Published: Sun, November 11, 2018
Sci-tech | By April Francis

Another UK minister quits over 'travesty of Brexit'

Another UK minister quits over 'travesty of Brexit'

Johnson's older brother Boris spearheaded the pro-Brexit campaign and quit as foreign secretary in July over May's Brexit blueprint.

Steve Baker, a former junior Brexit minister who resigned over May's so-called Chequers proposals on Brexit, and Sammy Wilson of the DUP wrote in The Sunday Telegraph newspaper that they could not back a deal if it treated Northern Ireland differently from the rest of the country.

A spokesperson for May's office said later Friday that under no circumstances would a second referendum be held.

"It's time for all of us in the Labour party to make the full-throated case for a people's vote with the option of remaining in the European Union". "I've done so, if others feel that it's right for them to do so then good on them".

If a deal is voted down by parliament, the country could be thrust into an uncertain future: leaving abruptly without a deal, the collapse of May's government, an election, or, as some opponents of Brexit hope, a new referendum.

A Downing Street spokesman insisted: "The referendum in 2016 was the biggest democratic exercise in this country's history". There are fears that the so-called backstop agreement on the Irish border could make Britain a vassal state of the European Union and increase the possibility of a border between Northern Ireland and the rest of the UK.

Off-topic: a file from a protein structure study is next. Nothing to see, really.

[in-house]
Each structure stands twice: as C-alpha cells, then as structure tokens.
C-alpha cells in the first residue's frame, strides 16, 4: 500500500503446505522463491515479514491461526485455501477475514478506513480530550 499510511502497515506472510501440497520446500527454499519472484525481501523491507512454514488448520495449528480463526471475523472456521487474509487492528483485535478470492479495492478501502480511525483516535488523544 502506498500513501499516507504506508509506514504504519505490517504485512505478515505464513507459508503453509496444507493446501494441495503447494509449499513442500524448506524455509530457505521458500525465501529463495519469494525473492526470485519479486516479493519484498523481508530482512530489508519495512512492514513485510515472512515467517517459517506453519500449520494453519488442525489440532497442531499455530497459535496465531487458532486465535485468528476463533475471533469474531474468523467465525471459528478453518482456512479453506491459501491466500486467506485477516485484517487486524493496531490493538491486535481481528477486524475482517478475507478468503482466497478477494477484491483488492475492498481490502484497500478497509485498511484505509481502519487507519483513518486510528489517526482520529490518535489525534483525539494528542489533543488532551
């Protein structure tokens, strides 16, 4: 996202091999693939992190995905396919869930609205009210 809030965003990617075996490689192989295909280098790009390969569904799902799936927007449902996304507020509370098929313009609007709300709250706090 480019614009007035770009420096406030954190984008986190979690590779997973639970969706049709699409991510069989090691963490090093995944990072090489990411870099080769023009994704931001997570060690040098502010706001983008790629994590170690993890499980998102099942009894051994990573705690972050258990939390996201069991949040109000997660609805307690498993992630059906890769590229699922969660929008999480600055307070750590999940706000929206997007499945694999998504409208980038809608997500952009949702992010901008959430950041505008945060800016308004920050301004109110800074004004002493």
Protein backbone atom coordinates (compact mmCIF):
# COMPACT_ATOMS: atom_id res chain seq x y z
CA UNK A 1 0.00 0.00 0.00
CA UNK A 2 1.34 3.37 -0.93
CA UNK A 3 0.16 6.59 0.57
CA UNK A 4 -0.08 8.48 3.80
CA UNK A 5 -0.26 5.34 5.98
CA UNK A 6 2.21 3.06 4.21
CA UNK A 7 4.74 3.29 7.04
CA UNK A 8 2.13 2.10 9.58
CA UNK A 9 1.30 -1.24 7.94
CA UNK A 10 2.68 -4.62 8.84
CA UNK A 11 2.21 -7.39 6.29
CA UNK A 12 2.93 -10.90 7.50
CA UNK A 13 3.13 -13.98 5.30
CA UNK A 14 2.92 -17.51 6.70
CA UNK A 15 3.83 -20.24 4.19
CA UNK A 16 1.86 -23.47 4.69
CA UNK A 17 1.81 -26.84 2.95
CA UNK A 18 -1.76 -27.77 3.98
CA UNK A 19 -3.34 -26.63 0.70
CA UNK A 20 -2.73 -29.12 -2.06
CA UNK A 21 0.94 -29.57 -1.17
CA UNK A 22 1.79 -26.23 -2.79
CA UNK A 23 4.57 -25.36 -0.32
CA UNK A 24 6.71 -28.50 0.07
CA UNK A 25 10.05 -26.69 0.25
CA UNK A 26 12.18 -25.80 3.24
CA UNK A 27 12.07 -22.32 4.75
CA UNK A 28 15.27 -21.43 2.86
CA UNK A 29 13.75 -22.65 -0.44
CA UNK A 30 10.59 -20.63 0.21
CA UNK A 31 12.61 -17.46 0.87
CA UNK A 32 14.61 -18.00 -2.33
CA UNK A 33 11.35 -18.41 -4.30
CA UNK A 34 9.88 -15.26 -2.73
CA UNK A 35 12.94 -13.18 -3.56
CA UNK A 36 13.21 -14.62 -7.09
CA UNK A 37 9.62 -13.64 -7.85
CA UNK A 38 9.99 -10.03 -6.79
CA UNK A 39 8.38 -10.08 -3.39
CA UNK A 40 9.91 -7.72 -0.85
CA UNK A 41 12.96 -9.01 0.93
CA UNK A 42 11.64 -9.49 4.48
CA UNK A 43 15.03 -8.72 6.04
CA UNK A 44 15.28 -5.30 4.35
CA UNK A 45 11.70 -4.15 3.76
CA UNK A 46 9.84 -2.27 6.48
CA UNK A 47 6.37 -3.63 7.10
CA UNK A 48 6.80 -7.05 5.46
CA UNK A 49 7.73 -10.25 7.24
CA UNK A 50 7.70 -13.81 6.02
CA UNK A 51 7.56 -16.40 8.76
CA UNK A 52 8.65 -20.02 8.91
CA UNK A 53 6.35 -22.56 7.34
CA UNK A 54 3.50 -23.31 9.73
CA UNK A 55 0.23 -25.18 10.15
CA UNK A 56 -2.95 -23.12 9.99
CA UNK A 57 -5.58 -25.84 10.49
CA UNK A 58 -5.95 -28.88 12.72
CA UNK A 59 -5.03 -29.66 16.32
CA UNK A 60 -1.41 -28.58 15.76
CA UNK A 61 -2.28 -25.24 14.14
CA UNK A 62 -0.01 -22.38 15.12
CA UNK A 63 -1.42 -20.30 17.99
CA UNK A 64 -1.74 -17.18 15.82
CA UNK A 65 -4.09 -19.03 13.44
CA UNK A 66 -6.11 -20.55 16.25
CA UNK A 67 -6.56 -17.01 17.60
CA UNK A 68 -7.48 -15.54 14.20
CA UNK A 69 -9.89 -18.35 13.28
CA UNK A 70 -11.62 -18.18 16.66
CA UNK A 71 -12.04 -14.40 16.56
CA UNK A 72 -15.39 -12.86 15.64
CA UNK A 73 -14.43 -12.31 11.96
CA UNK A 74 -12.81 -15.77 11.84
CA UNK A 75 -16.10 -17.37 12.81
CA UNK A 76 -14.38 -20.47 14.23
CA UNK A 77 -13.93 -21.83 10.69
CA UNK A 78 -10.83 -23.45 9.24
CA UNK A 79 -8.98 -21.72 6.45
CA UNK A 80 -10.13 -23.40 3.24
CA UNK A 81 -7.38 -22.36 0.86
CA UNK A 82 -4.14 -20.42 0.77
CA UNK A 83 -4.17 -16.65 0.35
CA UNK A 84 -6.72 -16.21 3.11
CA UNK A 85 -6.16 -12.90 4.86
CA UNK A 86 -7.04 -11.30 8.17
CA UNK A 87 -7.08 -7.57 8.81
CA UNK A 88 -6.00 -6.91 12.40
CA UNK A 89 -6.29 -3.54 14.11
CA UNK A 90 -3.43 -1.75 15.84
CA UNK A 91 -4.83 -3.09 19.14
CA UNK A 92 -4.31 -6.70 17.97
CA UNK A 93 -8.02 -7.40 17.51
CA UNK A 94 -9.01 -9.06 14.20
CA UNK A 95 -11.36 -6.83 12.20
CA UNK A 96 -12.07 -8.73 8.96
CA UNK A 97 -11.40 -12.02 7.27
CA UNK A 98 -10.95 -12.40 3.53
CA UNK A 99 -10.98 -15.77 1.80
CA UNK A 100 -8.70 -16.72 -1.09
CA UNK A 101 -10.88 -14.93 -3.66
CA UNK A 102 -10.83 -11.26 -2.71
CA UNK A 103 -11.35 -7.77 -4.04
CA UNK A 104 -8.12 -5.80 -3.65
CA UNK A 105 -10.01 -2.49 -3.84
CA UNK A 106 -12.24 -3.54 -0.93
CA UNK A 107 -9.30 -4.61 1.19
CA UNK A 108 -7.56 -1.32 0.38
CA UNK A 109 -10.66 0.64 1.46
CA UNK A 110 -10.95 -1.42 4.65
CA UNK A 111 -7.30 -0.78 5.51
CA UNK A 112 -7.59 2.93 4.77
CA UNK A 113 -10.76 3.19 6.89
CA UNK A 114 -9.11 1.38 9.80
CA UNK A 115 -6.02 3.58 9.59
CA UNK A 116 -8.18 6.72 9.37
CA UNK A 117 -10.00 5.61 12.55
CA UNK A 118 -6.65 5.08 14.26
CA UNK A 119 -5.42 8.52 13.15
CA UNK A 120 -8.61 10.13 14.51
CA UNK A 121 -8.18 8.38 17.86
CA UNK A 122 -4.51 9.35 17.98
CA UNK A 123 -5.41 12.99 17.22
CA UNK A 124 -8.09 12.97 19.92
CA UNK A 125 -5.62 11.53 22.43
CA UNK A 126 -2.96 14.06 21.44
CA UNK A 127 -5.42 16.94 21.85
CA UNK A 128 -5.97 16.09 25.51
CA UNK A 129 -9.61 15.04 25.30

The resignation of such a high-profile figure, just days after Britain suggested it was close to a deal is seen as hugely significant. potentially leading to other Conservative MPs and Ministers speaking out in favour of a second referendum.

Numerous party's MPs have been demanding a so-called "People's Vote" to stop Brexit, and were furious when Mr Corbyn said in an interview yesterday: 'We can't stop it.

But Sir Keir said the Prime Minister's attempts to "threaten rather than persuade" would not work and Labour is prepared to reject the government's plans.

But, like Corbyn, May's MPs appeared to rally around her, with both Tom Tugendhat and defence minister Tobias Ellwood arguing against speculation on the Brexit deal.

Still under the No Deal scenario "Britain stands on the brink of the greatest crisis since the Second World War", he said.

In marked contrast to his brother, who remains firm that leaving the European Union without a deal would be no bad thing, and resigned because he believed the deal being negotiated was too soft, Mr. Jo Johnson called for a second referendum.

"The destination is constitutional crisis, where legislature will be in irreconcilable conflict with executive, Commons at odds with PM and her cabinet", Peston said in a post on Facebook.

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